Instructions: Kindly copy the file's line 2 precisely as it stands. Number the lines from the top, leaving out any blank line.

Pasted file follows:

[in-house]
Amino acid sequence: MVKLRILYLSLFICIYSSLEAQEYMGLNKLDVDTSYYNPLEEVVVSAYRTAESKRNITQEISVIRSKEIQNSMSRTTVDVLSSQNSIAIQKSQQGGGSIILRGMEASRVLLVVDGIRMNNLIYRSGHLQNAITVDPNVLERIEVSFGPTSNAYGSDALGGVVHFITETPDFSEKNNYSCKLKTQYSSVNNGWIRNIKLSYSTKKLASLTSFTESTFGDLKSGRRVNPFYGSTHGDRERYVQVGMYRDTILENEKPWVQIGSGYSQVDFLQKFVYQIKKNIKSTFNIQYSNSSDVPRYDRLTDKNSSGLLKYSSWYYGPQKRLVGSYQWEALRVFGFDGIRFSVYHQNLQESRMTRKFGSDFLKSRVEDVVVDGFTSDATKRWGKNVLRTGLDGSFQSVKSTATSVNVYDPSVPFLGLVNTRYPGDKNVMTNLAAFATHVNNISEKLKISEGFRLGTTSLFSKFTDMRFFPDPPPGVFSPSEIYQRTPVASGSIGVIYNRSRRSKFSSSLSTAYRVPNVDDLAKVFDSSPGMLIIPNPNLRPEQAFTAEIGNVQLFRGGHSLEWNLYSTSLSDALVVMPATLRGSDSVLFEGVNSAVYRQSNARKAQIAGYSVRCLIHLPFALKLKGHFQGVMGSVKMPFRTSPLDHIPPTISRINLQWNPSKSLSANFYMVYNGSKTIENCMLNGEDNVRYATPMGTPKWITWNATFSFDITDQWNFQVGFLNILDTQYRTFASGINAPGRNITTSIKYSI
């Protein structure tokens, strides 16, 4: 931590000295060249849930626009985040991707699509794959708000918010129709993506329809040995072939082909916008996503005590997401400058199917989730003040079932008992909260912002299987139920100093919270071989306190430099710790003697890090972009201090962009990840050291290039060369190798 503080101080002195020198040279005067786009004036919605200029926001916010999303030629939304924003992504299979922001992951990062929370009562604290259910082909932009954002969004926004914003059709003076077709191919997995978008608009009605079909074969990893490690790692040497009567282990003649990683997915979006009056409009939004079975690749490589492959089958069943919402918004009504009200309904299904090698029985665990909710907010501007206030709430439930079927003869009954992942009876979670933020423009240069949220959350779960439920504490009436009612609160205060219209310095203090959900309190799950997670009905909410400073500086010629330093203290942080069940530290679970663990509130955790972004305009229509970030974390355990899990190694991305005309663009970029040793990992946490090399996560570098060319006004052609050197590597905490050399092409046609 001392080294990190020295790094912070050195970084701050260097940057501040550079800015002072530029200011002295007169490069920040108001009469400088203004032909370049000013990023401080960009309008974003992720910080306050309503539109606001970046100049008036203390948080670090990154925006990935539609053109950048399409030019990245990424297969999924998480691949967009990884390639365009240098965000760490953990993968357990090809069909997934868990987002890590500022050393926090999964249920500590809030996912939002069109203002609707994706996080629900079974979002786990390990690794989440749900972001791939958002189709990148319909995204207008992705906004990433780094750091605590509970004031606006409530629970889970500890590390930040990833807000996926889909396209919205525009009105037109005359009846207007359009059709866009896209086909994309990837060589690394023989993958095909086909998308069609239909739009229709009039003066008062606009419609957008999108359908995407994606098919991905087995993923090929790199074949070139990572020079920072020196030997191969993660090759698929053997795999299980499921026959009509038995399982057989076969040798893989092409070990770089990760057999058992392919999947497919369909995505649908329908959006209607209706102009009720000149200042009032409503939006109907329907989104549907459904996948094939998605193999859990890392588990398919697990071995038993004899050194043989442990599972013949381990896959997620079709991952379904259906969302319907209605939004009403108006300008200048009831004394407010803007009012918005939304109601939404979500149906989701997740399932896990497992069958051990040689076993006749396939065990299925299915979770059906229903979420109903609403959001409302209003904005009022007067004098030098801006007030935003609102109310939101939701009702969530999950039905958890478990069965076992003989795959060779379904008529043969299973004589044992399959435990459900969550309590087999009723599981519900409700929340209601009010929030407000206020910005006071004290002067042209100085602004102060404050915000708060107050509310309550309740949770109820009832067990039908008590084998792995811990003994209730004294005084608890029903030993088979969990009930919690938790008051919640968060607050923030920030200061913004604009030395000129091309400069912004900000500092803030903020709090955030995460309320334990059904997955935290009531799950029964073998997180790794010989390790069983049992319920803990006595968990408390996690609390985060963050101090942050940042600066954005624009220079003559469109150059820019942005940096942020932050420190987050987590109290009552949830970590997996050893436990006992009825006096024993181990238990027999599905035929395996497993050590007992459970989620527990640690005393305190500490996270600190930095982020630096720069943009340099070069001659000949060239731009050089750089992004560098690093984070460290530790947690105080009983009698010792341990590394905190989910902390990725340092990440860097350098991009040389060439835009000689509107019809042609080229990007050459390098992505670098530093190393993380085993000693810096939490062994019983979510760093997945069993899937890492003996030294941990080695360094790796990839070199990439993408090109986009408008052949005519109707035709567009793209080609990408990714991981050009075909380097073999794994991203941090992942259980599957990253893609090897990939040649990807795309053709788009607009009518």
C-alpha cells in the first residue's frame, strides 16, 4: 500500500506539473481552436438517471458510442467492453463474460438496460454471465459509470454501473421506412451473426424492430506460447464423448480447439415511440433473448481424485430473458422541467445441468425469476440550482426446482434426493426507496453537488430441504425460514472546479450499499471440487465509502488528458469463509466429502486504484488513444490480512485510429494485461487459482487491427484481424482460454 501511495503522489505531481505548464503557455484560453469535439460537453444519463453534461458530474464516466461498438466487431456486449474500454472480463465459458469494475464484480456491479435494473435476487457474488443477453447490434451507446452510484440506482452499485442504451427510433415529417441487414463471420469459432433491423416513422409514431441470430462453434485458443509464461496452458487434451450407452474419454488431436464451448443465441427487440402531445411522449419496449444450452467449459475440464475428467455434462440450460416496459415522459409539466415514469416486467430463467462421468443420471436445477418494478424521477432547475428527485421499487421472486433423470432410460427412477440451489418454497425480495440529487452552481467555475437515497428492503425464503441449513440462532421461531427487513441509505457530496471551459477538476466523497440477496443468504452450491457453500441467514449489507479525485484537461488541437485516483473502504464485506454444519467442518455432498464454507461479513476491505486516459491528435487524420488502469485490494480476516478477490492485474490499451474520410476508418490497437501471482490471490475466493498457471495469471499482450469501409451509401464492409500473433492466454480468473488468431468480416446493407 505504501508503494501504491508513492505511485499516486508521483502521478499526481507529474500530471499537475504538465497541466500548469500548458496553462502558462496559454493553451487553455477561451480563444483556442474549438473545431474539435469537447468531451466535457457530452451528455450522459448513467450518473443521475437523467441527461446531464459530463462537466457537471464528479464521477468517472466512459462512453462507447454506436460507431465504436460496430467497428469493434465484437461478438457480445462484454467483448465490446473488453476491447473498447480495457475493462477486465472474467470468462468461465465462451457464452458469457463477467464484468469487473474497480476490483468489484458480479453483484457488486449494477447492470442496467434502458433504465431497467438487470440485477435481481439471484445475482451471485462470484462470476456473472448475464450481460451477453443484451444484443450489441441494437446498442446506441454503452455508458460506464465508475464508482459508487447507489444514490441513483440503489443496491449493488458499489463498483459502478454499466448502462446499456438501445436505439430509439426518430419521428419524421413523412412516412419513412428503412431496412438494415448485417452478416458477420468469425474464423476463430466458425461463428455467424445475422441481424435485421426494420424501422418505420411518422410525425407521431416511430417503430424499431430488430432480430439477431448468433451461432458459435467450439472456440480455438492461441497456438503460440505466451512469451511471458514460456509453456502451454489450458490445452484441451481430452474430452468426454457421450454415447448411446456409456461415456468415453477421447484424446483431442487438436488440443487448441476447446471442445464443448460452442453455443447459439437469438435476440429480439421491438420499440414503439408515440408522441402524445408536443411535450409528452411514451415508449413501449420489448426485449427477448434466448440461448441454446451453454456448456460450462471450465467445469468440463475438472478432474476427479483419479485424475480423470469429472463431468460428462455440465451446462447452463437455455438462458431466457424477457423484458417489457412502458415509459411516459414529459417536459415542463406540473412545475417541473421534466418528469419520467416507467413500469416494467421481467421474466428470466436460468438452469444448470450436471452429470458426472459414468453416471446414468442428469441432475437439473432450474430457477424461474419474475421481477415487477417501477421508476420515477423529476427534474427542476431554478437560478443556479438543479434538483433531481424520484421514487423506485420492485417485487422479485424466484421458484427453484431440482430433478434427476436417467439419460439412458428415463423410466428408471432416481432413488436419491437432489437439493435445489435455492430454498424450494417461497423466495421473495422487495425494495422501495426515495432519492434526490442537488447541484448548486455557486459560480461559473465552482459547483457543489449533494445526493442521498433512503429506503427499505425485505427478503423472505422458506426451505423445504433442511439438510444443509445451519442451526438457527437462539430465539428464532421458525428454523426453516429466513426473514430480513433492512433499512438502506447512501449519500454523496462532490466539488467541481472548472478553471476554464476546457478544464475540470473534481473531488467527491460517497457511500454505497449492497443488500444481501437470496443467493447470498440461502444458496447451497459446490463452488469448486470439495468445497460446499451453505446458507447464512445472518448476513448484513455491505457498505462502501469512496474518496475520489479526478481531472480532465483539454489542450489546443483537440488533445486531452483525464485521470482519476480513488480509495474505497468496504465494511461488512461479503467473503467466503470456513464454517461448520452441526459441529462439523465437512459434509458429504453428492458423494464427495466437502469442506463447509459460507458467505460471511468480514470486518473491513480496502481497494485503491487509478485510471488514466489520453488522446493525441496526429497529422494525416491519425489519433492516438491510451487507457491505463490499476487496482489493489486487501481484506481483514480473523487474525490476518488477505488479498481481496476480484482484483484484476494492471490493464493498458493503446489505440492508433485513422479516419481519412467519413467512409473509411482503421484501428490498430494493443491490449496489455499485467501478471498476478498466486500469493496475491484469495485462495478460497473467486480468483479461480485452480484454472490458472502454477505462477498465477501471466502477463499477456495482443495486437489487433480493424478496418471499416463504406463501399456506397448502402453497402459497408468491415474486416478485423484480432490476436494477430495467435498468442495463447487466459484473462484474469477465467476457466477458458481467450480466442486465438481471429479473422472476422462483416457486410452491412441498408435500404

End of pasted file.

Amino acid sequence: MVKLRILYLSLFICIYSSLEAQEYMGLNKLDVDTSYYNPLEEVVVSAYRTAESKRNITQEISVIRSKEIQNSMSRTTVDVLSSQNSIAIQKSQQGGGSIILRGMEASRVLLVVDGIRMNNLIYRSGHLQNAITVDPNVLERIEVSFGPTSNAYGSDALGGVVHFITETPDFSEKNNYSCKLKTQYSSVNNGWIRNIKLSYSTKKLASLTSFTESTFGDLKSGRRVNPFYGSTHGDRERYVQVGMYRDTILENEKPWVQIGSGYSQVDFLQKFVYQIKKNIKSTFNIQYSNSSDVPRYDRLTDKNSSGLLKYSSWYYGPQKRLVGSYQWEALRVFGFDGIRFSVYHQNLQESRMTRKFGSDFLKSRVEDVVVDGFTSDATKRWGKNVLRTGLDGSFQSVKSTATSVNVYDPSVPFLGLVNTRYPGDKNVMTNLAAFATHVNNISEKLKISEGFRLGTTSLFSKFTDMRFFPDPPPGVFSPSEIYQRTPVASGSIGVIYNRSRRSKFSSSLSTAYRVPNVDDLAKVFDSSPGMLIIPNPNLRPEQAFTAEIGNVQLFRGGHSLEWNLYSTSLSDALVVMPATLRGSDSVLFEGVNSAVYRQSNARKAQIAGYSVRCLIHLPFALKLKGHFQGVMGSVKMPFRTSPLDHIPPTISRINLQWNPSKSLSANFYMVYNGSKTIENCMLNGEDNVRYATPMGTPKWITWNATFSFDITDQWNFQVGFLNILDTQYRTFASGINAPGRNITTSIKYSI